‘Leave who’s right and wrong to the historians’

Two Mideast experts open weeks-long symposium at Temple Rodef Shalom

Photo by Ben Kahn

David Makovsky and Ghaith al-Omari are close friends, both experts with the Washington Institute for Near East Policy. On Sunday, they met in person for the first time in two years — a consequence of the coronavirus pandemic — at Temple Rodef Shalom in Falls Church. Their conversation on “dueling Palestinian and Israeli historical narratives came on the first day of a three-Sunday symposium, “The Israeli-Palestinian Dilemma: moving beyond who’s right and who’s wrong.”

Al-Omari, an adviser to the Palestinian Authority negotiating team from 1999-2001, said that Palestinians view all progress or concessions in the conflict with Israel through the lens of narrative.

“You simply cannot ignore narrative anymore,” he told the 25 attendees at the synagogue and the 400 watching on line.

Diplomats have utilized negotiation models that were unable to adequately account for narrative, al-Omari said. This is why more progress has not made to solve the conflict.


Whenever the status quo shifts slightly in the conflict, both Palestinians and Israelis ask themselves:   “Has this validated or invalidated my narrative?”

The specifics of a negotiation – how borders move, how many bullets Palestinian security forces are allowed to have, where Israel positions its checkpoints – are far less of an issue if those in power are able to craft an outcome that fits into the narrative people believe in.

“The [Biden] administration understand that there is a lot you can accomplish short of a peace deal,” al-Omari said, adding that one reason the Clinton, Bush, and Trump administrations were unsuccessful was that they placed too much emphasis on a single peace deal and less on incremental agreements that steadily improve the situation over time.

Makovsky, a senior adviser to then-Secretary of State John Kerry, added that it is futile to determine whose narrative is right and whose is wrong, “Leave that to the historians,” he said.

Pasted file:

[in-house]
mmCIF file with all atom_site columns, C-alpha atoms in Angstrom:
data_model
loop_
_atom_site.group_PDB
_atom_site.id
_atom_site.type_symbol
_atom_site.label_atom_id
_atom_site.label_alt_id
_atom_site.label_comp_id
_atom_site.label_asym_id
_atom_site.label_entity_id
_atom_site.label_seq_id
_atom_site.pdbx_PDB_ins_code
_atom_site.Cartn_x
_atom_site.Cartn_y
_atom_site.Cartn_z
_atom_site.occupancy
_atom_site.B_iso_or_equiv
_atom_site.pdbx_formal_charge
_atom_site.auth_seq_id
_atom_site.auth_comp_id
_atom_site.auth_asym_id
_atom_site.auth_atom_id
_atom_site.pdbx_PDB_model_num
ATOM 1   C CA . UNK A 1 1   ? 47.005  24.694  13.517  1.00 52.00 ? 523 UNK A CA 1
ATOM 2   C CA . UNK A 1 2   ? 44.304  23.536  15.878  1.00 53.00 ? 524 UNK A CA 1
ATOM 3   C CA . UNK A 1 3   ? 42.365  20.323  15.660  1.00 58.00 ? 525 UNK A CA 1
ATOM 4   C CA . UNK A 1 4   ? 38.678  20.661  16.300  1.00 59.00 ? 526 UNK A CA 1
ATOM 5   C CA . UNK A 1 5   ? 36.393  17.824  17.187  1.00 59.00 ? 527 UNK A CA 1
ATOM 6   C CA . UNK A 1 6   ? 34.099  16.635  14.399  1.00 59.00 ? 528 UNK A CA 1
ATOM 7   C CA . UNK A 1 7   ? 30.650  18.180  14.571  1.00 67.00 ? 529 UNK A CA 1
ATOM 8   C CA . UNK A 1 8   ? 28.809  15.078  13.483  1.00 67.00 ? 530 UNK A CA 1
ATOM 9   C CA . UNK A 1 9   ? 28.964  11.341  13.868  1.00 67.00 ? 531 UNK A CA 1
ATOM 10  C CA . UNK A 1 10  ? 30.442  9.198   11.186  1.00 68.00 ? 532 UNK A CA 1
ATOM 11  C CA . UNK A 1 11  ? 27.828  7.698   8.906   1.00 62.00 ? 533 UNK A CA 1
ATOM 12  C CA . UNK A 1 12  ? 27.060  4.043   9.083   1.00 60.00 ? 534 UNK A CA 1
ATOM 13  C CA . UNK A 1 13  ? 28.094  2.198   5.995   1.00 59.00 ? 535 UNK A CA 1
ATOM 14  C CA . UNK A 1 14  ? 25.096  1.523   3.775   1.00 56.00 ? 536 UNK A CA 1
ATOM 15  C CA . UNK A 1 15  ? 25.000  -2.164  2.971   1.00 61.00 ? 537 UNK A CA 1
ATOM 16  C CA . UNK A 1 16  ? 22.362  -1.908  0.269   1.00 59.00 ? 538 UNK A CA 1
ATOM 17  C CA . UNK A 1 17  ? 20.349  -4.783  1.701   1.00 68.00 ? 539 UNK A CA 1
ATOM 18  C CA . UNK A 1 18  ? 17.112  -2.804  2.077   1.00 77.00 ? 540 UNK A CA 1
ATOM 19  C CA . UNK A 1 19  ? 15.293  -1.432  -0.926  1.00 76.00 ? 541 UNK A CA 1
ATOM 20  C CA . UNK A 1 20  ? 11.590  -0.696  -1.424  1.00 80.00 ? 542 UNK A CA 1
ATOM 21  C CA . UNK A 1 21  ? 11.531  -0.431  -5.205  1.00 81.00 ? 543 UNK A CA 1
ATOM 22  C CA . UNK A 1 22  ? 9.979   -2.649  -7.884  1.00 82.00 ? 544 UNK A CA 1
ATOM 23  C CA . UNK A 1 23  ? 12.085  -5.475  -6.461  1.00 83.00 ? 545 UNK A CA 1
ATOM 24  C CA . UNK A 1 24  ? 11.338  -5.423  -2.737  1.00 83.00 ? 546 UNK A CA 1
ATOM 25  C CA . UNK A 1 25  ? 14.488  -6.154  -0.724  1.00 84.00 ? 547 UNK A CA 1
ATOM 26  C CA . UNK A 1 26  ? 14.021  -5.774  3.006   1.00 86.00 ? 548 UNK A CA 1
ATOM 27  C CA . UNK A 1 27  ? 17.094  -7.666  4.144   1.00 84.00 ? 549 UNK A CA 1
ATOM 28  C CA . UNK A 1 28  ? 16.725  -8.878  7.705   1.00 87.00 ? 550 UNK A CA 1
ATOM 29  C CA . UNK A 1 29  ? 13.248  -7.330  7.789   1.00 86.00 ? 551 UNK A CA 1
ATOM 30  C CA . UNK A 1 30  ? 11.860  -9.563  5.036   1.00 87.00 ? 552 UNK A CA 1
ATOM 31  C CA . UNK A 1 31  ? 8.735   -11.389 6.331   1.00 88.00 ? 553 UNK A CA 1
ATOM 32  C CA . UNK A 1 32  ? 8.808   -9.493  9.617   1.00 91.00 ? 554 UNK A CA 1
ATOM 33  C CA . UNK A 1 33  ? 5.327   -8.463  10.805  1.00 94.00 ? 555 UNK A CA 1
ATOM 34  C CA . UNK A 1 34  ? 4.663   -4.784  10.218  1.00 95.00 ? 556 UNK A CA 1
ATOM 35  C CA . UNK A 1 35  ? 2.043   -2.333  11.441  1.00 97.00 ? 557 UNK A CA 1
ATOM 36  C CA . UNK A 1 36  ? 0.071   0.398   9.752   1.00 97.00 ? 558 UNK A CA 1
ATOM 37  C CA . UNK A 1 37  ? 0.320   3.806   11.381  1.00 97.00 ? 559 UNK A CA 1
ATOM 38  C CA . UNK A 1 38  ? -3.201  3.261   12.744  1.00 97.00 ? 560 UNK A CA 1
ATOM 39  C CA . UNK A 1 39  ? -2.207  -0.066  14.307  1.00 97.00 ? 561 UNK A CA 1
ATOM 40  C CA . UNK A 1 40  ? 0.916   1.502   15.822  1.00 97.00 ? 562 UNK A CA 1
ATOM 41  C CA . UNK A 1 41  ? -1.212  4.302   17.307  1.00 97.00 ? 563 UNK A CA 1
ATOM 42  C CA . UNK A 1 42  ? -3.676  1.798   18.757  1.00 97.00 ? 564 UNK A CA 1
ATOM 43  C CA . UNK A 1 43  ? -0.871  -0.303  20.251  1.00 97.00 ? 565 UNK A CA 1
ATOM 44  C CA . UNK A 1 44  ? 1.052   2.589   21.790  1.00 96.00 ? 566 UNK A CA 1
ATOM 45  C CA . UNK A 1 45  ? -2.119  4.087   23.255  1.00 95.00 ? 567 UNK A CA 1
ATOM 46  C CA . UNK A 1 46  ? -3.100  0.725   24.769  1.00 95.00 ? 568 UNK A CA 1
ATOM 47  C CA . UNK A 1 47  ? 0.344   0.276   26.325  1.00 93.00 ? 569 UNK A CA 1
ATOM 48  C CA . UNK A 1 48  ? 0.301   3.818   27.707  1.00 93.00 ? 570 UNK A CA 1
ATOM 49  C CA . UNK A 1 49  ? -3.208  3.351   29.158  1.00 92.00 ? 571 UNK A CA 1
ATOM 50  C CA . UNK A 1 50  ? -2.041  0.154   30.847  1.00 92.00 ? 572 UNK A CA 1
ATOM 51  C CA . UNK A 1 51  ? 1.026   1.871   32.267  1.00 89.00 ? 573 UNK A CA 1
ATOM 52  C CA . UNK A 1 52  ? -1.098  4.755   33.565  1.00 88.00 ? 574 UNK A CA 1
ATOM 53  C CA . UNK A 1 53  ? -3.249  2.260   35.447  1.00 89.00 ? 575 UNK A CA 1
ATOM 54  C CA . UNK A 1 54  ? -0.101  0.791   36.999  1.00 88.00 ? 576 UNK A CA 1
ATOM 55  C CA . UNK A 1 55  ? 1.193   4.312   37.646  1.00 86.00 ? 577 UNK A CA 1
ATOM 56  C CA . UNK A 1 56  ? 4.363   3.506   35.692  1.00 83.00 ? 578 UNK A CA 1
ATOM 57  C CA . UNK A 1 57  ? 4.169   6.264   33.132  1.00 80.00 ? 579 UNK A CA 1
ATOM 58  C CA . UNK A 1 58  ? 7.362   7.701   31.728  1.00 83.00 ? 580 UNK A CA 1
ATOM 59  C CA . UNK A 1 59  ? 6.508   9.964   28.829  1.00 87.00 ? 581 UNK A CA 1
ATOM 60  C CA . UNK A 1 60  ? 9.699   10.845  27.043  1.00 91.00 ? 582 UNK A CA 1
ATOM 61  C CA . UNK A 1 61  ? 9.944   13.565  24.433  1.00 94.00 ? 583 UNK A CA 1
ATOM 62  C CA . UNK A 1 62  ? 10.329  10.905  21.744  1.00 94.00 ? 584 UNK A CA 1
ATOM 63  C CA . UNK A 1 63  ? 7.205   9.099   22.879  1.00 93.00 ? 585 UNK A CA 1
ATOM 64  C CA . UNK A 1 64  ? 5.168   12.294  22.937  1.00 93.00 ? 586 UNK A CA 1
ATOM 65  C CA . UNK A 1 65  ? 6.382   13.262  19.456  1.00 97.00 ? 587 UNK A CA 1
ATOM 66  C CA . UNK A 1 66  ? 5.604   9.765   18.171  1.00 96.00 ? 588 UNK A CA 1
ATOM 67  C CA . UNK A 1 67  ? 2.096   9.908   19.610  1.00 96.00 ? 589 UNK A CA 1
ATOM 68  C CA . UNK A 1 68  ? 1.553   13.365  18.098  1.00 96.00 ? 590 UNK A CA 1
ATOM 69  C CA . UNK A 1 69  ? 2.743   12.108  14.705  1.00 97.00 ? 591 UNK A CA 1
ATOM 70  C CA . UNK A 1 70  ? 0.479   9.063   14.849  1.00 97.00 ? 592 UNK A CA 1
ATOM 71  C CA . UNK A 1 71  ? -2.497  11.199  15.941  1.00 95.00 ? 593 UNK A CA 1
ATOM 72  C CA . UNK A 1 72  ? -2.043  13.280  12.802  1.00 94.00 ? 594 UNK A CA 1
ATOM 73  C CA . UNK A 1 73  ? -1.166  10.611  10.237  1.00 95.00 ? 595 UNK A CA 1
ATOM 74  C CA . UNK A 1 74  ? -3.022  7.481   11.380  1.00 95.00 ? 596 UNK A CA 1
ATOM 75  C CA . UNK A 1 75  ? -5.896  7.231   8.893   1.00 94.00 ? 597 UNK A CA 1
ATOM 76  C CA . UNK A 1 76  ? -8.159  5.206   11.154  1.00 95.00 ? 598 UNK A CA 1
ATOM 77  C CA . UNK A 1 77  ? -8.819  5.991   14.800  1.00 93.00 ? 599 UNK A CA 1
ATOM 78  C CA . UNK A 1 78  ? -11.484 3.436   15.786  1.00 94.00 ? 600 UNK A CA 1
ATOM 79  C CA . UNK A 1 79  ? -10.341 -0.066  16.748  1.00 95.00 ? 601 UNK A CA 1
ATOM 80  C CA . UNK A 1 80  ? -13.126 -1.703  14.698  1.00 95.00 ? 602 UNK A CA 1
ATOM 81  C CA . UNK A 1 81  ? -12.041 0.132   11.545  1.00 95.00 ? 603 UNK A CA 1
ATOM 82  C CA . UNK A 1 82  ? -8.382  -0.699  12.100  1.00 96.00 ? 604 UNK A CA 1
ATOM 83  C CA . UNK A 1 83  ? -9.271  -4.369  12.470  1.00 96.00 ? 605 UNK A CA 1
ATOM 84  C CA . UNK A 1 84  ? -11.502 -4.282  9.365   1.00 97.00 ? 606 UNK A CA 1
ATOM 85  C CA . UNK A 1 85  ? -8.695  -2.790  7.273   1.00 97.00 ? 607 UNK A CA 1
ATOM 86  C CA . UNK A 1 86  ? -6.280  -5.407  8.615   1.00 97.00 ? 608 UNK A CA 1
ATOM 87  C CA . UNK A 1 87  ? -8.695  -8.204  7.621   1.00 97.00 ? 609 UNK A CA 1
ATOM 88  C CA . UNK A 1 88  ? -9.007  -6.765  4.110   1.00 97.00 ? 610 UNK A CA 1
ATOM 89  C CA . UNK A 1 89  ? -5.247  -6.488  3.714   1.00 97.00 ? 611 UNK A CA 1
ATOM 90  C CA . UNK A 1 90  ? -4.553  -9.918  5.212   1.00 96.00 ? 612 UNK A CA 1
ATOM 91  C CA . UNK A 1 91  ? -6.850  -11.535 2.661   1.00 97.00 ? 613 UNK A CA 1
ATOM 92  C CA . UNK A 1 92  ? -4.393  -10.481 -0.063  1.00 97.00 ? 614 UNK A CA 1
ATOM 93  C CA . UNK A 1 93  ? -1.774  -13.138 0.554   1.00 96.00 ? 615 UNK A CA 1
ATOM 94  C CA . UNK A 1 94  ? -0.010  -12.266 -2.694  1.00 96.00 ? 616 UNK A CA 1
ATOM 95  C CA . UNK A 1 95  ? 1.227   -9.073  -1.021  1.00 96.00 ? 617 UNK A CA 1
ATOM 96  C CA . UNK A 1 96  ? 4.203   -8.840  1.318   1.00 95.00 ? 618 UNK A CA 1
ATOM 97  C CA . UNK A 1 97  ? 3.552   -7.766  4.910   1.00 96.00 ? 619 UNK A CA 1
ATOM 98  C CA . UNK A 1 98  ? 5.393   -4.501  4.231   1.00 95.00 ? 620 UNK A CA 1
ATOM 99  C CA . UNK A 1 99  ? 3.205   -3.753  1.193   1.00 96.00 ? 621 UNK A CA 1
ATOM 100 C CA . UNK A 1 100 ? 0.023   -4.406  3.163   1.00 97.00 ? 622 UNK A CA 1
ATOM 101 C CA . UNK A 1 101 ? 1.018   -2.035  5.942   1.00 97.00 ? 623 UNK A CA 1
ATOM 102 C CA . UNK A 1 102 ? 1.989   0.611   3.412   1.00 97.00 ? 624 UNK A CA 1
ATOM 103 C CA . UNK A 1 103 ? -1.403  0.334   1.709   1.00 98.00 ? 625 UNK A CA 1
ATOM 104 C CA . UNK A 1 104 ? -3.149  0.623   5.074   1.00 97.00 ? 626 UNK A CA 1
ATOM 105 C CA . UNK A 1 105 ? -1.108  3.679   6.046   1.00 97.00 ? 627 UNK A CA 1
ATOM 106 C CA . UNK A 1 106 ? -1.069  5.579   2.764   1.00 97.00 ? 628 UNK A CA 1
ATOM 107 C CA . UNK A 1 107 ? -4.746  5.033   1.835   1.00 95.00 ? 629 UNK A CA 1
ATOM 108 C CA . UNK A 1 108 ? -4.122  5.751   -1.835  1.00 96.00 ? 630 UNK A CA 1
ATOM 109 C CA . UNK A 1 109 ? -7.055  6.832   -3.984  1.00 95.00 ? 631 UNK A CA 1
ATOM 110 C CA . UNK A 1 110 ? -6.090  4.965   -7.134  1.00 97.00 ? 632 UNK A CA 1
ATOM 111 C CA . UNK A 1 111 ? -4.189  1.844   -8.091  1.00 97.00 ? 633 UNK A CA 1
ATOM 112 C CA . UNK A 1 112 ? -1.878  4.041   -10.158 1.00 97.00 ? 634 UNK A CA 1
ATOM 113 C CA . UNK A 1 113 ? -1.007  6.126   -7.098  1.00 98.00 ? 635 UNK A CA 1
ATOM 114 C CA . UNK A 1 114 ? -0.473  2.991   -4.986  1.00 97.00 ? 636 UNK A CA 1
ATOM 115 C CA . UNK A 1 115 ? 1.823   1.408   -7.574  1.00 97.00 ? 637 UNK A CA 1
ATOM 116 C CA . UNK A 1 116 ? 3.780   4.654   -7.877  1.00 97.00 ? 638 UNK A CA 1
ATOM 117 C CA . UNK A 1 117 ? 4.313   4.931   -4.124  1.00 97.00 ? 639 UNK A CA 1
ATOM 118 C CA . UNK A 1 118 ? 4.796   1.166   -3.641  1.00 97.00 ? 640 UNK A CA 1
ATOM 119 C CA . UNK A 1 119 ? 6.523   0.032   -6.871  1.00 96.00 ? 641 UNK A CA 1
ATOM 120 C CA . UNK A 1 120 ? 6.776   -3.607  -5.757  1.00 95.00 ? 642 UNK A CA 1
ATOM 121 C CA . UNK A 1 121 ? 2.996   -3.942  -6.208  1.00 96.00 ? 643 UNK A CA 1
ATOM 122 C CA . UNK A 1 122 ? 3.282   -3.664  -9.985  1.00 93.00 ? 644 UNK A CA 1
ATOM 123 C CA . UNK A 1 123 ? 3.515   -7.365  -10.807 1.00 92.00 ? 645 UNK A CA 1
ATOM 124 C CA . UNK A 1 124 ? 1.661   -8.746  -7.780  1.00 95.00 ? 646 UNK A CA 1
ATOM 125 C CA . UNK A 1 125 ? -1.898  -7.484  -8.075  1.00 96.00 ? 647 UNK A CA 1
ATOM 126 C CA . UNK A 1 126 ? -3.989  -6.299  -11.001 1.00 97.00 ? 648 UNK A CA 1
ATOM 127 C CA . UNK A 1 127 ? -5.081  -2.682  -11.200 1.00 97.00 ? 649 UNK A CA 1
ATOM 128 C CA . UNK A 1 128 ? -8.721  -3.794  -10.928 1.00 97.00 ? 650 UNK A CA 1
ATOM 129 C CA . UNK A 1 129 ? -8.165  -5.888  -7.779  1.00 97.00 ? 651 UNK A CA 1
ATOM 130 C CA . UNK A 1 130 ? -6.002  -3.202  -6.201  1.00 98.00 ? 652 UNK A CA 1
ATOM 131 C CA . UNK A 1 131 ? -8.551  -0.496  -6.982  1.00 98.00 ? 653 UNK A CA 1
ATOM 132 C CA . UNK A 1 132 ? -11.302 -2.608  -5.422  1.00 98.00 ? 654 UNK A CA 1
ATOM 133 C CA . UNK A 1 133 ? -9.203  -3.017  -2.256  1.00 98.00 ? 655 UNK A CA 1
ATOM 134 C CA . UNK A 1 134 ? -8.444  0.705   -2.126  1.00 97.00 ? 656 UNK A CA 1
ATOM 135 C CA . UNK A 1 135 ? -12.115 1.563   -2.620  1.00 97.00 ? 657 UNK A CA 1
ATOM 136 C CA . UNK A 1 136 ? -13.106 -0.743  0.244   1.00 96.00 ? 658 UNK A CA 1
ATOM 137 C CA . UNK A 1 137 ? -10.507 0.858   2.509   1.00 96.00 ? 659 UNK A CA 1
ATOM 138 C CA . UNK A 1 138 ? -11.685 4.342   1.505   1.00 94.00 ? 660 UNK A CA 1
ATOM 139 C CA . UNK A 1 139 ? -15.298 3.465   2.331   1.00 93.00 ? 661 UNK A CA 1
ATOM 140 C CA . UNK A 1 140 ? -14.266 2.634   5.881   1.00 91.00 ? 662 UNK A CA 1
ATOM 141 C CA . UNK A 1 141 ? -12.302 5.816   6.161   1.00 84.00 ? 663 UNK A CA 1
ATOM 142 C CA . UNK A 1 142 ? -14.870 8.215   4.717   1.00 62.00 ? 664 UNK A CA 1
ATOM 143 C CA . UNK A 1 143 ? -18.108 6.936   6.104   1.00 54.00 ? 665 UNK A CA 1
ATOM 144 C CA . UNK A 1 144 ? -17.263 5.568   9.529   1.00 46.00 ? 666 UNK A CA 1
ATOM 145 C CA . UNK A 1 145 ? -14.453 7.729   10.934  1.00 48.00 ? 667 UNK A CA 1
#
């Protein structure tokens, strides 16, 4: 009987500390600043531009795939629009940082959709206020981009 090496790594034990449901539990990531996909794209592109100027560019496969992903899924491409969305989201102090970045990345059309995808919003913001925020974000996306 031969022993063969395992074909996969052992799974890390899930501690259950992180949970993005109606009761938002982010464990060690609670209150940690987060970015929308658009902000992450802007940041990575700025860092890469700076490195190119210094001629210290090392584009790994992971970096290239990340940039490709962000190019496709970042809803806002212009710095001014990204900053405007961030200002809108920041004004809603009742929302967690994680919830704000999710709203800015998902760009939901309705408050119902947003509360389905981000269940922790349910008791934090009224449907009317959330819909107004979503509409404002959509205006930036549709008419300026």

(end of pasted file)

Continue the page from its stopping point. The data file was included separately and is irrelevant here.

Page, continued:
Like al-Omari, Makovsky believes the conflict will not be solved by one “homerun” policy decision or summit. Mutual victories through “singles and doubles” will ultimately lead to improved relations between Israelis and Palestinians.

He pointed out that one of the most significant pitfalls for those discussing the conflict is the refusal to recognize the legitimacy of the of the other side’s grievances. This (among other reasons) is why Hamas cannot be negotiated with. “Hamas does not accept a state of Israel the size of a telephone both on a beach in Tel Aviv,” he said.

Ultimately negotiators on both sides need to be able to return to their people and satisfy

their needs of national fulfilment, and that understanding how their peoples’ perspectives are informed by their culture and history are crucial in achieving this. “We have to understand the roles of religion, the roles of nationalism, the roles of 1948,” Makovsky said. “You cannot disentangle them.”

Al-Omari agreed, and added that it is events like those being hosted at Temple Rodef Shalom that will result in change.

“[We need to] amplify support for those who want to make a difference,” he said. “If we project this kind of thinking, we will see that difference.”

Still, al-Omari believes that the conflict has a long way to go. “I do not believe a peace deal is possible today,” he said.

Makovsky said he wished that Jews and Palestinians living outside of the region could see the improvements that are often ignored in the news.

“On an elite level, [Palestinians and Israelis] are recognizing their shared interests,” he said.

Gregg Skall, symposium chair, said that spotlighting the competing narratives was the impetus of the symposium.

“My struggle to understand the competing narratives, even to hear them clearly, led me to help bring this symposium about,” he said.

The Temple Rodef Shalom symposium will continue on Oct. 21 and 31. In-person attendees are required to be vaccinated and masked.

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  1. There is more than one reason for the failure of the Oslo Accords, but at the basis lies a fundamental difference in how the conflict is viewed.

    To American ears, the meaning of “two states” is unambiguously straightforward. The struggle between Israel and the Palestinians, to them, is a struggle between two indigenous peoples fighting over the same space of land in which they share a history. A fair solution, then, would be one in which Israel is the state of the Jewish people, and alongside it will exist a separate Palestinian State.

    Nevertheless, according to the Palestinians’ view, this is not a conflict between two national movements but a conflict between one national movement (the Palestinian) and a colonial and imperialistic entity (Israel). According to this view, Israel will end like all colonial phenomena — it will perish and disappear. Moreover, according to the Palestinian view, the Jews are not a nation but a religious community, and as such not entitled to national self-determination which is, after all, a universal imperative.

    The Palestinians’ idea of a fair “two state solution” is one completely Arab state in the West Bank and one democratic binational State of Israel that allows the right of return for descendants of Palestinian refugees. It is a “two state solution,” but not the one American Jews would recognize or Israel could survive.

  2. And this is why a partial agreement is the way to go. The Good Friday agreement in Northern Ireland and, to a lesser extent, the current situation in Cyprus are good examples of unresolved conflicts that do not kill anymore.


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